By Guest Writer Britt Blade
Although I have not been a voice actor for long, I have been in the contract writing business for a few years now. I have written almost every type of agreement you could think of; employment agreements, service agreements, rental agreements, licensing agreements, non-disclosure agreements, fee agreements...you name it, I’ve either written one or seen a bad one. I have had the privilege to do contracts for several voice actors, as well as review contracts that were sent to voice actors from clients. There are certain contract elements that are universal, including: 1) an offer, or a promise to do or refrain from doing some specified action, 2) consideration, or something of value that is given in exchange for the offer (usually money, a promise to perform a service, or an agreement NOT to do something), 3) acceptance of the offer, and 4) mutuality, or the assurance that both parties understood and agreed to the basic substance and terms of the agreement.
However, beyond these consistent elements, contracts can vary from a verbal agreement and a handshake (in some circumstances), to a 100+ page corporate merger. The average VO contract is not as complex as a corporate merger, but for someone unfamiliar with what to look for, it can seem almost as daunting. So I wanted to point out five things to look for when reading or negotiating a VO contract to ensure that you are well-informed and comfortable when presented with a contract from a client, or if you are looking to hire an attorney to write a contract for you. These red flags will apply to all contracts, whether union or non-union.
1. Make sure to read the termination clause carefully. This may seem obvious, but I can’t tell you how many times I have seen someone sign a contract without even considering what it would take to break it if they had to. Most good contracts will allow either party a reasonable “out” in case something is not working out, or in the case of “force majeure” (an act of god; basically, if your home studio burns down and there is no way to perform the terms of the contract). However, I recently read a contract that did NOT allow the voice actor to terminate the contract in any way without breach consequences. This is blatantly unfair, and I would not advise any voice actor to sign a contract written in such a way.
2. Double and triple check the terms outlining how you will be paid, paying special attention to any tricky language. I have come across contracts that mention things like “per-loop” rates, meaning that the rates the client is paying is for every two words rather than one word. That definition is often buried, and the voice actor is surprised when they learn they will be making half as much as they thought. In addition, knowing HOW you will be paid is important. Know whether payment will be made upfront, after your lines have been completed, or whether you will be paid based on initial sales. Don’t be afraid to negotiate this aspect of the contract with the client.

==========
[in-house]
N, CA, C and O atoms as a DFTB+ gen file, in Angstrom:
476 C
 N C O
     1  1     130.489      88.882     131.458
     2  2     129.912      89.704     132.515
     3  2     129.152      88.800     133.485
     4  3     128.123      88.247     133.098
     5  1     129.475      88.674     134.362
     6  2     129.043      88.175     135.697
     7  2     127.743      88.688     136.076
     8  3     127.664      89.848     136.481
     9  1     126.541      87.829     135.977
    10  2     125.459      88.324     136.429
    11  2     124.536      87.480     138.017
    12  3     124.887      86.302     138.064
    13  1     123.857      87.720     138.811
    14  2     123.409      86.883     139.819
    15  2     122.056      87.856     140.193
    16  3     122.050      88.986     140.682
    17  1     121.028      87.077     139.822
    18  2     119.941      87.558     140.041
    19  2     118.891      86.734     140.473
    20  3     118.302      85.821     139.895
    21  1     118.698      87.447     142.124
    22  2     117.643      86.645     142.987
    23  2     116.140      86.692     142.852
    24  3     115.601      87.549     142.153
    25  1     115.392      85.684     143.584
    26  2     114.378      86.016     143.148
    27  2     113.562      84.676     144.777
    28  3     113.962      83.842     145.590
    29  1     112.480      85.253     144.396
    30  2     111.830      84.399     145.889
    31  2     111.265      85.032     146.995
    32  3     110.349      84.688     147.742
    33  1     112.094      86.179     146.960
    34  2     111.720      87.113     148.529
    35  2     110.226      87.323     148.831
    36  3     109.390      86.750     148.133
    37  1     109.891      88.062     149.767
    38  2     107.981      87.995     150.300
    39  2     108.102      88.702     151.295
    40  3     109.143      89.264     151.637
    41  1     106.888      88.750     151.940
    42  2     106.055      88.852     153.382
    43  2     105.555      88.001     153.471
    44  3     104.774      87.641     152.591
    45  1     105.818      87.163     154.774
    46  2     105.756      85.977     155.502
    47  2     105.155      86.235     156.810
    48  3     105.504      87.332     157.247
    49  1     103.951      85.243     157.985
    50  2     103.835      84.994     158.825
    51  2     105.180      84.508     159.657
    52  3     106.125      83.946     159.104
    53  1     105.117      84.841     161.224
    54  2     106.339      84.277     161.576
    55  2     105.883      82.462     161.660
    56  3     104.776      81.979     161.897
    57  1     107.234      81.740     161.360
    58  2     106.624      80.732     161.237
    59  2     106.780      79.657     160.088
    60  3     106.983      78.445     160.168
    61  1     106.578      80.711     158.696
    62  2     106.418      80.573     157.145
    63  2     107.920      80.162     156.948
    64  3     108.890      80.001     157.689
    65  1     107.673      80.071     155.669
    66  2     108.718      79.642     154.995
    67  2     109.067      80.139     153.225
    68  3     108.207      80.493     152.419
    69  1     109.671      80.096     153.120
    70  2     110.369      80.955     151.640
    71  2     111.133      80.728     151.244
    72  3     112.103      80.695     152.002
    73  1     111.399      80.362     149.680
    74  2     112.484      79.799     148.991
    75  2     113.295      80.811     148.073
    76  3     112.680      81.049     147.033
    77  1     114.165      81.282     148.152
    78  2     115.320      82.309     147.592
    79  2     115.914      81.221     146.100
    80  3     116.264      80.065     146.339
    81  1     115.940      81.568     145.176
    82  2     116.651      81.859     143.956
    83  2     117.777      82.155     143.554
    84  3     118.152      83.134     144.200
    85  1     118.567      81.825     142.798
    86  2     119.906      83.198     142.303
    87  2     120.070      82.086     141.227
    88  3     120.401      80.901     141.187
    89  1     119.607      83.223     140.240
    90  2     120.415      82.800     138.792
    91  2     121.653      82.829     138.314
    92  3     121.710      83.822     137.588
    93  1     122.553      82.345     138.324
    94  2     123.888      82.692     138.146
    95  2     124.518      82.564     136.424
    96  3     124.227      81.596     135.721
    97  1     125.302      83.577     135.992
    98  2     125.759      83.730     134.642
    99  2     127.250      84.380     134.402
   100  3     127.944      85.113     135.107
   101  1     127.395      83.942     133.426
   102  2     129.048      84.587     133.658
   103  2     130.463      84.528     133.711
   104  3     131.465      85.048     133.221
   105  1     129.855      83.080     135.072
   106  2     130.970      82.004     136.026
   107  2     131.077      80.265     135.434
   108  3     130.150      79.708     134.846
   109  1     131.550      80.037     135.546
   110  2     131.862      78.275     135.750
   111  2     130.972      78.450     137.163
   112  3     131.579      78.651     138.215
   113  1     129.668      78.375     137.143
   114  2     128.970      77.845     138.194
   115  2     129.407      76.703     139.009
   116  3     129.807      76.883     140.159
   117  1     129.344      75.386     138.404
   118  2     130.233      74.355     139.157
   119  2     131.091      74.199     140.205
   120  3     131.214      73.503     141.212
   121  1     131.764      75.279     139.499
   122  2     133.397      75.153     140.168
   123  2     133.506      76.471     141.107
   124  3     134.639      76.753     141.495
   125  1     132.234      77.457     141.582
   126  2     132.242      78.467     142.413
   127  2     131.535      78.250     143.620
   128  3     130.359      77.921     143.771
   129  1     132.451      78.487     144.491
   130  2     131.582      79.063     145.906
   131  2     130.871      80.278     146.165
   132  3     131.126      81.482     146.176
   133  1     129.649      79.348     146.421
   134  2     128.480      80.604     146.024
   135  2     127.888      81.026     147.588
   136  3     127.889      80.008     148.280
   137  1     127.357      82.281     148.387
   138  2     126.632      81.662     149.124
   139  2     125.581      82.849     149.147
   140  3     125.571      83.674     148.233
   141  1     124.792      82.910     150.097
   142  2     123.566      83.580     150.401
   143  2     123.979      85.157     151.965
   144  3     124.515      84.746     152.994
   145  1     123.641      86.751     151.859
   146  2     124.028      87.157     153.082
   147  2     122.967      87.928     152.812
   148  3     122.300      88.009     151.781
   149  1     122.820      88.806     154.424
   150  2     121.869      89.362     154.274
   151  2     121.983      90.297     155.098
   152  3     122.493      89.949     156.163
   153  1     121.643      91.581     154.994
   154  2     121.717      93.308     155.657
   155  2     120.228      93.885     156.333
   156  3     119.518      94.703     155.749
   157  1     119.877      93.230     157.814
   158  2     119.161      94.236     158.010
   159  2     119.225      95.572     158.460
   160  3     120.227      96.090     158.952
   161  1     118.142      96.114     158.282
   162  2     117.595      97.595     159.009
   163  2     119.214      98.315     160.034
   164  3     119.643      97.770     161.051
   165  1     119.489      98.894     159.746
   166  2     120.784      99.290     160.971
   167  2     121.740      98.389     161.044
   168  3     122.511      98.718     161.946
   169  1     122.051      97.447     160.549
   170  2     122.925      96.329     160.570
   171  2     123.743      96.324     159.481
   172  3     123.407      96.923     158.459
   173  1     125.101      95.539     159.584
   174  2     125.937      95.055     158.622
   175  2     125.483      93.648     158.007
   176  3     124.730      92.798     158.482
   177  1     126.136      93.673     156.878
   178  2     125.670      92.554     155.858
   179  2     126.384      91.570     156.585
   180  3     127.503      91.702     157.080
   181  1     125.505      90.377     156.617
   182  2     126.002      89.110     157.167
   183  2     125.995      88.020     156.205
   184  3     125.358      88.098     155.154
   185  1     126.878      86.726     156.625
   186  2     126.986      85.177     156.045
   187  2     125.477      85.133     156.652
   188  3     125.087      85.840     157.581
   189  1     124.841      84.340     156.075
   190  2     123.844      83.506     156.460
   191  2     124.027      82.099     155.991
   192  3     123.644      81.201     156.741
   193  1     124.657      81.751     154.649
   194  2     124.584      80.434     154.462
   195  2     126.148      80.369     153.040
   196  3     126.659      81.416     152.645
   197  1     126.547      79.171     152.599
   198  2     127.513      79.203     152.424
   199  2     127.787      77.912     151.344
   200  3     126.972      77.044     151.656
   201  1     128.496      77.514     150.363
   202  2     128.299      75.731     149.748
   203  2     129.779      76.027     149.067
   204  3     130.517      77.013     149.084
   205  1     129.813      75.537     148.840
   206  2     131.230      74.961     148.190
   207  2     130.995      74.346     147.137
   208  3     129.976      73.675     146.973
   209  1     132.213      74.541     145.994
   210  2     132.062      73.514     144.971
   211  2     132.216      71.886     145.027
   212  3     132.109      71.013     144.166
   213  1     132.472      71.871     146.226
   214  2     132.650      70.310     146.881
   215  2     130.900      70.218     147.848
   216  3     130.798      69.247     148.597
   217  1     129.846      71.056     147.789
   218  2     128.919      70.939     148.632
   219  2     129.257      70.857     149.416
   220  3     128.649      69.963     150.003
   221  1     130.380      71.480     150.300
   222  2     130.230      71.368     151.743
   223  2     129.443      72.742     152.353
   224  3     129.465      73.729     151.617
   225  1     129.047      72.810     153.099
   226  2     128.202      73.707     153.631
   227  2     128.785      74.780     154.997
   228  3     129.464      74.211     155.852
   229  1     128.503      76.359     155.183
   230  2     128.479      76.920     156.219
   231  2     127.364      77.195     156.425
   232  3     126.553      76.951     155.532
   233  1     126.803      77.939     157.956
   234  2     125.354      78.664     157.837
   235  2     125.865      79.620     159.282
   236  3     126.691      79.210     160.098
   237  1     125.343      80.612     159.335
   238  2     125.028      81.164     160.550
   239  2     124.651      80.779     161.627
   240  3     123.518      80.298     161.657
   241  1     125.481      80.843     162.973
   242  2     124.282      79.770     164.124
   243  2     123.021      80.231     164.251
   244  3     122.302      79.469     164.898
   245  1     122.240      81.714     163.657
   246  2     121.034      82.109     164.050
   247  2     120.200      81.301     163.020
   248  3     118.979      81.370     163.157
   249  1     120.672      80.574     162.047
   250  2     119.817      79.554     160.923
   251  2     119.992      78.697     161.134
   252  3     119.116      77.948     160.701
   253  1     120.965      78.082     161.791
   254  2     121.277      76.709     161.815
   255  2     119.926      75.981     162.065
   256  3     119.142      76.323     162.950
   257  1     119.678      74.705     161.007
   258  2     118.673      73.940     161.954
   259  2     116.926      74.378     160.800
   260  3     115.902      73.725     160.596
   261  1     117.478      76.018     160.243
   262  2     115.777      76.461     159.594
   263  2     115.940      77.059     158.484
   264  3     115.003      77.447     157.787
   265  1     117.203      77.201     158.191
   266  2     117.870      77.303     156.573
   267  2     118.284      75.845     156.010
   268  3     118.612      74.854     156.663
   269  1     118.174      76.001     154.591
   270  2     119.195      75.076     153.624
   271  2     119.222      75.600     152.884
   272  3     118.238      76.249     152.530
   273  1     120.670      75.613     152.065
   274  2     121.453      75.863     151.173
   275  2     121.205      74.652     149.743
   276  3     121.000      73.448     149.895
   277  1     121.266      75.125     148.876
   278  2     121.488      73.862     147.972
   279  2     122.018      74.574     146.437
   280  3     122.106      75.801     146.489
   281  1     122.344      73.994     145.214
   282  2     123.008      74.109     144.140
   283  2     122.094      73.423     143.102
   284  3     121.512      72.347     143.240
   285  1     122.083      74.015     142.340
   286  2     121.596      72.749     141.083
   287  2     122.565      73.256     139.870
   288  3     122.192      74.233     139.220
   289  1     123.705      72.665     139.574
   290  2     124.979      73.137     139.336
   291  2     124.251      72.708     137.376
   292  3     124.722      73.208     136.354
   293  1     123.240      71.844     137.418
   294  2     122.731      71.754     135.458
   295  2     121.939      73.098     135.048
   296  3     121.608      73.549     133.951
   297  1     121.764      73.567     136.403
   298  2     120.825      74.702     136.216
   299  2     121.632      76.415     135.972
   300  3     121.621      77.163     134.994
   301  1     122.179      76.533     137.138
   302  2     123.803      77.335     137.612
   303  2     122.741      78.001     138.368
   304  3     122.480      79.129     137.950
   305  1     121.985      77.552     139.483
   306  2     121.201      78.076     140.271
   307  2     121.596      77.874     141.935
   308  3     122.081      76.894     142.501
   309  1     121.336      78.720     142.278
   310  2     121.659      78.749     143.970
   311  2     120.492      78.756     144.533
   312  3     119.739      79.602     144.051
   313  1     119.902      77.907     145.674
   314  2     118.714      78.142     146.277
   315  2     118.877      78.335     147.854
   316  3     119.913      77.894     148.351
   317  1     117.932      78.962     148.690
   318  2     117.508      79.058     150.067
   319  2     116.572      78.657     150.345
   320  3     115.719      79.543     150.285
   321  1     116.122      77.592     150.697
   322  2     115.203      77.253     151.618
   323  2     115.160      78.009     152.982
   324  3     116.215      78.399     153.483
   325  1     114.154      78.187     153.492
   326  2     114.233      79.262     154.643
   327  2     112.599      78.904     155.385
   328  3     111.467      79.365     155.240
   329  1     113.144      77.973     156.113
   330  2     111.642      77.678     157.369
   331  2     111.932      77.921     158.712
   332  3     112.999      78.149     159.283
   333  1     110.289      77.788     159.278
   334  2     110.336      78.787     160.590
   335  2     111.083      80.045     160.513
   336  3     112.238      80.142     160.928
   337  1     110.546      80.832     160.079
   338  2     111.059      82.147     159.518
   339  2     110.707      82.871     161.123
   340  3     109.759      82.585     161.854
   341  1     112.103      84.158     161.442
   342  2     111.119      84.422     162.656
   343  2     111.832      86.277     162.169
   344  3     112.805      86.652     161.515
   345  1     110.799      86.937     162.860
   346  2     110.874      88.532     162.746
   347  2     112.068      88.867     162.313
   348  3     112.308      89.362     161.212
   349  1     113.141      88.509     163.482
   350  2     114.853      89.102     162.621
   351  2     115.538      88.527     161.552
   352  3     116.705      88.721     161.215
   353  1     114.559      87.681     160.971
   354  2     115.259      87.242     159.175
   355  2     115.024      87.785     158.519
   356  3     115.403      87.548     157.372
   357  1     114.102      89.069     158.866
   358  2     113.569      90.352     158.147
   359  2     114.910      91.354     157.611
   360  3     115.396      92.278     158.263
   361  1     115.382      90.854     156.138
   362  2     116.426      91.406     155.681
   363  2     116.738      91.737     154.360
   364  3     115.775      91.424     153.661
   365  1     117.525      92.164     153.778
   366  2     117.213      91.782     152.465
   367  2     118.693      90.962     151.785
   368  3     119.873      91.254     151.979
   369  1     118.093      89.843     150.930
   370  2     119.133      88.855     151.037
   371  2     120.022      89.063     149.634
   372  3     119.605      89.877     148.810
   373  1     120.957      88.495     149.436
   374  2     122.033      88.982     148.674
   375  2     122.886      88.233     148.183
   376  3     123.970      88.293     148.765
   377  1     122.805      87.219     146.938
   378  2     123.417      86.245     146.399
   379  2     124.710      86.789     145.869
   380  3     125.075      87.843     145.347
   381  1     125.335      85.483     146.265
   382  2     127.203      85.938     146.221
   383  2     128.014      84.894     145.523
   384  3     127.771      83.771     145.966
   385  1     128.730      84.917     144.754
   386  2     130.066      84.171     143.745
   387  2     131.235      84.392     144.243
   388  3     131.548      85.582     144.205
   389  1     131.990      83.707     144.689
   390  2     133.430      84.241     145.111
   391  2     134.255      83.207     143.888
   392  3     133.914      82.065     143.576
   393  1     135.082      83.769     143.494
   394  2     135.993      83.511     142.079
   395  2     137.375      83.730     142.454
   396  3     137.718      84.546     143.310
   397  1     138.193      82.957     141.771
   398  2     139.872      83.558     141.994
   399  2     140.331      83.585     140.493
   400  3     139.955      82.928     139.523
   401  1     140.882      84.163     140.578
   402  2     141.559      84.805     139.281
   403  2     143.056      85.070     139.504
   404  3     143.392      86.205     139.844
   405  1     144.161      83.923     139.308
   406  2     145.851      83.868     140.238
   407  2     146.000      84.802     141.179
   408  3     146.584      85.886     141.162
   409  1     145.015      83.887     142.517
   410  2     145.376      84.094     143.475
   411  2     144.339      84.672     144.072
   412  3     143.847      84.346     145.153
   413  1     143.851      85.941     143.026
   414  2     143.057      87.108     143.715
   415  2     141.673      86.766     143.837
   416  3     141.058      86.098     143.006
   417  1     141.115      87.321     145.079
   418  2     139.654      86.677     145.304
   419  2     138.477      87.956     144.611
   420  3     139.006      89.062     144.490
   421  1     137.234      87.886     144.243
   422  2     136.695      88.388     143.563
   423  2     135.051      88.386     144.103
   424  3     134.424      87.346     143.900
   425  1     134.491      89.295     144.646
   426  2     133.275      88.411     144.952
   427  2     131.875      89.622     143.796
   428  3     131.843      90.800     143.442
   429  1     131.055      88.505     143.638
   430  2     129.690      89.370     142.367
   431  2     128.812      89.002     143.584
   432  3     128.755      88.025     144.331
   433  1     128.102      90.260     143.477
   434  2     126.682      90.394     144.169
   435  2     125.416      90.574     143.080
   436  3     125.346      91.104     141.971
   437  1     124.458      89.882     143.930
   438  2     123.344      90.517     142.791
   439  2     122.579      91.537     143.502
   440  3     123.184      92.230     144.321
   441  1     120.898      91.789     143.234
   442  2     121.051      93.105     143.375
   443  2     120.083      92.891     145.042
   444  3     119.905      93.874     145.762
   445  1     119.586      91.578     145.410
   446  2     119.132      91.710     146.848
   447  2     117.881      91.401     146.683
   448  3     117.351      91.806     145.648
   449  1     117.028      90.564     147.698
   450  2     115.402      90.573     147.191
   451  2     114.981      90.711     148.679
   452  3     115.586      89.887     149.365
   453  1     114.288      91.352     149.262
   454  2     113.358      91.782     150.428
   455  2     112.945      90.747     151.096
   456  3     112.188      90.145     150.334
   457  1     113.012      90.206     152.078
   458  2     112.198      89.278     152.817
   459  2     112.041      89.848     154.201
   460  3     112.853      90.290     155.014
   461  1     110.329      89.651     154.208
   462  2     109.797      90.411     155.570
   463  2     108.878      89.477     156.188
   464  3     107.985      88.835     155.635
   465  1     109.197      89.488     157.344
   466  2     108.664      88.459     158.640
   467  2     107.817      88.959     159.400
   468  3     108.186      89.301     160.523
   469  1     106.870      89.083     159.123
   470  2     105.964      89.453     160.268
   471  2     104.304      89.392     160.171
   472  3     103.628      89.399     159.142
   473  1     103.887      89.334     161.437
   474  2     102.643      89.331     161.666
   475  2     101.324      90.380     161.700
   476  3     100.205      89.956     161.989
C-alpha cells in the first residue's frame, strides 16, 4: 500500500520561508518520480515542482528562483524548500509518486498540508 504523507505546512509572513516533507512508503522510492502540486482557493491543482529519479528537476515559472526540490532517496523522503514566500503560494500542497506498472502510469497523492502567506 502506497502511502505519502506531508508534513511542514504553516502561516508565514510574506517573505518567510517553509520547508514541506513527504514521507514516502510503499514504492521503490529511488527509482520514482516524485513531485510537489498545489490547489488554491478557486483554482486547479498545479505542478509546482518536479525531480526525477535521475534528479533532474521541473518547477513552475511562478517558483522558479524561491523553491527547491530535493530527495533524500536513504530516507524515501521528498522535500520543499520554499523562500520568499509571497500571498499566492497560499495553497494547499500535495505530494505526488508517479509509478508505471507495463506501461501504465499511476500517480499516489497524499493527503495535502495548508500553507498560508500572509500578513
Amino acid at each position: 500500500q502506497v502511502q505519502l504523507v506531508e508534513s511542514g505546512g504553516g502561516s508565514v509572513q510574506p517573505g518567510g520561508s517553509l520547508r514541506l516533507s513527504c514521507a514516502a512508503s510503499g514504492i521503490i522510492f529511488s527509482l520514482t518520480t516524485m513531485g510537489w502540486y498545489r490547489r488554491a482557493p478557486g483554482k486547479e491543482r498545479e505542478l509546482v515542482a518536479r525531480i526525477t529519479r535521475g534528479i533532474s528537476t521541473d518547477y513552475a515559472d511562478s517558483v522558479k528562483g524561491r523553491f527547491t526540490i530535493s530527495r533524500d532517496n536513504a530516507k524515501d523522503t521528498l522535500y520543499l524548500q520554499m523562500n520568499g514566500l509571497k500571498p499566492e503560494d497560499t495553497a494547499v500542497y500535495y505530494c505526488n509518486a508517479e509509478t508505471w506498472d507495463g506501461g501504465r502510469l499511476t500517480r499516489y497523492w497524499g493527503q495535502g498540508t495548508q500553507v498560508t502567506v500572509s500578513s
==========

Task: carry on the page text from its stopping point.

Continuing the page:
3. Along this same vein, do not be afraid to negotiate your rates. When you go in to negotiate a job, always have a floor in mind that you will not drop below. If the client will not pay your floor or higher, don’t be afraid to walk. There will be other jobs, and unless you are passionate about that specific project for whatever reason, it will not be beneficial to you in the long run. You are an independent contractor offering a service, and like any other type of service provider, you deserve to be paid what your services are worth.
4. Pay special care to any miscellaneous clauses that the contract includes. These are usually located at the end of the contract, and include things like Venue, Notice, and Dispute Resolution provisions. Make sure that you understand what will happen IF something goes wrong and a party breaches. In Texas, it is not uncommon to have an arbitration clause that requires the parties to arbitrate (or bring in a “neutral” third party to attempt to resolve the dispute) before a suit can be brought to court. An arbitrator’s decision is binding on the parties, and it is not uncommon for the contract drafter to be the one to choose the arbitrator. Additionally, pay special attention to the venue provision, as this will determine where any potential suit will take place. This is especially important when dealing with international clients; if you live in the US and have to go to China to fight the contract, the drafter might take advantage of your unwillingness to do so.
5. Pay close attention to any provisions regarding intellectual property (i.e. what you create for the company). There needs to be clear delineations between what work belongs to the client, and how long it belongs to them. Usually, whatever you record for the client will belong to the client in perpetuity (forever), but this can get especially tricky when trying to determine rates, especially if you are negotiating royalty rates. A lot of royalty sharing lasts for a relatively short time, but the client will own your work forever. Therefore, don’t be afraid to ask for your fair share. Additionally, watch out for terms like “for any purpose whatsoever”, or terms that indicate that your lines could potentially be used outside of the original scope of the agreement. You don’t want to come across another of the client’s projects and hear your own voice, especially if you are not being compensated.
There are always more potential issues to look out for, but these are the pitfalls I come across most often. I hope this helps anyone who is starting out or wondering if a contract they were given offers them fair terms.